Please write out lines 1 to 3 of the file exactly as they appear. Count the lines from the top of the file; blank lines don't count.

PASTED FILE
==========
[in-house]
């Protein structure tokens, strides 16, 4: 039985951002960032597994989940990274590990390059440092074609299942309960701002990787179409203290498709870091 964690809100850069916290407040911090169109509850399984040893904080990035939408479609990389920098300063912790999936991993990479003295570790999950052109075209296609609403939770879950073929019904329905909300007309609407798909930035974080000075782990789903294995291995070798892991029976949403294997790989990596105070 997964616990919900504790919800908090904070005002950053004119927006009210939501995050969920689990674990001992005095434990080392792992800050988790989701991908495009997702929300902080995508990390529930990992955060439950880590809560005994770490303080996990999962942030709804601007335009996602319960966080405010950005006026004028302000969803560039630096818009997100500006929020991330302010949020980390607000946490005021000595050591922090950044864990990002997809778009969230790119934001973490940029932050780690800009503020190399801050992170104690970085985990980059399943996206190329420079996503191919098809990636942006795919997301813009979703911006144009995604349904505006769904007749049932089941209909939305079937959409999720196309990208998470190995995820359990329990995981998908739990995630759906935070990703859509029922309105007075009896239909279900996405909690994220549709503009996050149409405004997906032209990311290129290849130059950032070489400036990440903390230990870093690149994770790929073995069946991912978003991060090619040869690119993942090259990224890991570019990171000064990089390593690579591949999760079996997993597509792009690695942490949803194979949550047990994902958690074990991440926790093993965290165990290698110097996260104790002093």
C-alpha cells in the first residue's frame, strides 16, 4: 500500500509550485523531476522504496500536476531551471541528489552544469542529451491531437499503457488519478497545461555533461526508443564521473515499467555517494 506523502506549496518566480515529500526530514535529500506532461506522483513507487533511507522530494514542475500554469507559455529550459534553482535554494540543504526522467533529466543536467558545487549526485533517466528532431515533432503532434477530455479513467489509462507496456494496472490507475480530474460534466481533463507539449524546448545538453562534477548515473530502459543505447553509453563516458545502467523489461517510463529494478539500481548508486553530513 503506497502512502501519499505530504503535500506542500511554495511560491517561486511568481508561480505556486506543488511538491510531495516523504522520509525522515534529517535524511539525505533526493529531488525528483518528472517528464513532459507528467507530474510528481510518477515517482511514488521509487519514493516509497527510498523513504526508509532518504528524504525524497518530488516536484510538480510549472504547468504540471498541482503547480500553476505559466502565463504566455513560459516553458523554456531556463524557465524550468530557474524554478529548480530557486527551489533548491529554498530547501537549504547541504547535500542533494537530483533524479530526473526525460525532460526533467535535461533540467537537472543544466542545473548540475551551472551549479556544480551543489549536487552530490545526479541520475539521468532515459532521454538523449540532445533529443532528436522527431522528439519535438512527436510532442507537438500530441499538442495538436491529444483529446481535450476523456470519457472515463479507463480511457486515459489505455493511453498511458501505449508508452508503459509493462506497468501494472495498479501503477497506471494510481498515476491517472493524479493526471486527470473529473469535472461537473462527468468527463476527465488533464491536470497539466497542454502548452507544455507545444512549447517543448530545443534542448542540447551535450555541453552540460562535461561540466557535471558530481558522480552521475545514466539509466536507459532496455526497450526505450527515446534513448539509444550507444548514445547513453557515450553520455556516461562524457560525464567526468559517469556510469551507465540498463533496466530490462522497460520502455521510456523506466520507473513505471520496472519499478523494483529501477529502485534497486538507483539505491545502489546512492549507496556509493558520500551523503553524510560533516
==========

[in-house]
């Protein structure tokens, strides 16, 4: 039985951002960032597994989940990274590990390059440092074609299942309960701002990787179409203290498709870091 964690809100850069916290407040911090169109509850399984040893904080990035939408479609990389920098300063912790999936991993990479003295570790999950052109075209296609609403939770879950073929019904329905909300007309609407798909930035974080000075782990789903294995291995070798892991029976949403294997790989990596105070 997964616990919900504790919800908090904070005002950053004119927006009210939501995050969920689990674990001992005095434990080392792992800050988790989701991908495009997702929300902080995508990390529930990992955060439950880590809560005994770490303080996990999962942030709804601007335009996602319960966080405010950005006026004028302000969803560039630096818009997100500006929020991330302010949020980390607000946490005021000595050591922090950044864990990002997809778009969230790119934001973490940029932050780690800009503020190399801050992170104690970085985990980059399943996206190329420079996503191919098809990636942006795919997301813009979703911006144009995604349904505006769904007749049932089941209909939305079937959409999720196309990208998470190995995820359990329990995981998908739990995630759906935070990703859509029922309105007075009896239909279900996405909690994220549709503009996050149409405004997906032209990311290129290849130059950032070489400036990440903390230990870093690149994770790929073995069946991912978003991060090619040869690119993942090259990224890991570019990171000064990089390593690579591949999760079996997993597509792009690695942490949803194979949550047990994902958690074990991440926790093993965290165990290698110097996260104790002093």
C-alpha cells in the first residue's frame, strides 16, 4: 500500500509550485523531476522504496500536476531551471541528489552544469542529451491531437499503457488519478497545461555533461526508443564521473515499467555517494 506523502506549496518566480515529500526530514535529500506532461506522483513507487533511507522530494514542475500554469507559455529550459534553482535554494540543504526522467533529466543536467558545487549526485533517466528532431515533432503532434477530455479513467489509462507496456494496472490507475480530474460534466481533463507539449524546448545538453562534477548515473530502459543505447553509453563516458545502467523489461517510463529494478539500481548508486553530513 503506497502512502501519499505530504503535500506542500511554495511560491517561486511568481508561480505556486506543488511538491510531495516523504522520509525522515534529517535524511539525505533526493529531488525528483518528472517528464513532459507528467507530474510528481510518477515517482511514488521509487519514493516509497527510498523513504526508509532518504528524504525524497518530488516536484510538480510549472504547468504540471498541482503547480500553476505559466502565463504566455513560459516553458523554456531556463524557465524550468530557474524554478529548480530557486527551489533548491529554498530547501537549504547541504547535500542533494537530483533524479530526473526525460525532460526533467535535461533540467537537472543544466542545473548540475551551472551549479556544480551543489549536487552530490545526479541520475539521468532515459532521454538523449540532445533529443532528436522527431522528439519535438512527436510532442507537438500530441499538442495538436491529444483529446481535450476523456470519457472515463479507463480511457486515459489505455493511453498511458501505449508508452508503459509493462506497468501494472495498479501503477497506471494510481498515476491517472493524479493526471486527470473529473469535472461537473462527468468527463476527465488533464491536470497539466497542454502548452507544455507545444512549447517543448530545443534542448542540447551535450555541453552540460562535461561540466557535471558530481558522480552521475545514466539509466536507459532496455526497450526505450527515446534513448539509444550507444548514445547513453557515450553520455556516461562524457560525464567526468559517469556510469551507465540498463533496466530490462522497460520502455521510456523506466520507473513505471520496472519499478523494483529501477529502485534497486538507483539505491545502489546512492549507496556509493558520500551523503553524510560533516